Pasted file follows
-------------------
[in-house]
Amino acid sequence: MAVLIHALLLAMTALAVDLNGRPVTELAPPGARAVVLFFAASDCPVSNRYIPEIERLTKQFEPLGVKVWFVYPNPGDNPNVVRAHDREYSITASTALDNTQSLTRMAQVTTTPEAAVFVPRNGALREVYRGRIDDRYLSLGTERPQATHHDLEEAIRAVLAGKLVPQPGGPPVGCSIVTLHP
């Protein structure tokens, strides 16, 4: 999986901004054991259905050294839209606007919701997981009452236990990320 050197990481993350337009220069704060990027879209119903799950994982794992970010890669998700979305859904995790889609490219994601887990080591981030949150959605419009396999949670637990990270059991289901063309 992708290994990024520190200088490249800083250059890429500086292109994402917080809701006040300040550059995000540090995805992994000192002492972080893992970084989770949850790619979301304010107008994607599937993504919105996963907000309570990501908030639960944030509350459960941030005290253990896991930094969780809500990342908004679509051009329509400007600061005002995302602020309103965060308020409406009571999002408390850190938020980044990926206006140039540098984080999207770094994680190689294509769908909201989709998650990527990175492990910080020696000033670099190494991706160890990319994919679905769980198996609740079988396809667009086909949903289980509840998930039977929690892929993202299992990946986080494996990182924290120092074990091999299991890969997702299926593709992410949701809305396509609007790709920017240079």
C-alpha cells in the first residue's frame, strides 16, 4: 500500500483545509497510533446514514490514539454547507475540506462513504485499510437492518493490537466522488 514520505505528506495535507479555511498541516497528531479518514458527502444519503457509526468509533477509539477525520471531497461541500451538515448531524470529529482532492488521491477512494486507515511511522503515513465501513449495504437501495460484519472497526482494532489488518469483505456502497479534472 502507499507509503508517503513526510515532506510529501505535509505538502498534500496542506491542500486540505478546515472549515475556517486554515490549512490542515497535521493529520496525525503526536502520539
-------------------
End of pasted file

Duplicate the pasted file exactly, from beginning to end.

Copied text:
[in-house]
Amino acid sequence: MAVLIHALLLAMTALAVDLNGRPVTELAPPGARAVVLFFAASDCPVSNRYIPEIERLTKQFEPLGVKVWFVYPNPGDNPNVVRAHDREYSITASTALDNTQSLTRMAQVTTTPEAAVFVPRNGALREVYRGRIDDRYLSLGTERPQATHHDLEEAIRAVLAGKLVPQPGGPPVGCSIVTLHP
């Protein structure tokens, strides 16, 4: 999986901004054991259905050294839209606007919701997981009452236990990320 050197990481993350337009220069704060990027879209119903799950994982794992970010890669998700979305859904995790889609490219994601887990080591981030949150959605419009396999949670637990990270059991289901063309 992708290994990024520190200088490249800083250059890429500086292109994402917080809701006040300040550059995000540090995805992994000192002492972080893992970084989770949850790619979301304010107008994607599937993504919105996963907000309570990501908030639960944030509350459960941030005290253990896991930094969780809500990342908004679509051009329509400007600061005002995302602020309103965060308020409406009571999002408390850190938020980044990926206006140039540098984080999207770094994680190689294509769908909201989709998650990527990175492990910080020696000033670099190494991706160890990319994919679905769980198996609740079988396809667009086909949903289980509840998930039977929690892929993202299992990946986080494996990182924290120092074990091999299991890969997702299926593709992410949701809305396509609007790709920017240079």
C-alpha cells in the first residue's frame, strides 16, 4: 500500500483545509497510533446514514490514539454547507475540506462513504485499510437492518493490537466522488 514520505505528506495535507479555511498541516497528531479518514458527502444519503457509526468509533477509539477525520471531497461541500451538515448531524470529529482532492488521491477512494486507515511511522503515513465501513449495504437501495460484519472497526482494532489488518469483505456502497479534472 502507499507509503508517503513526510515532506510529501505535509505538502498534500496542506491542500486540505478546515472549515475556517486554515490549512490542515497535521493529520496525525503526536502520539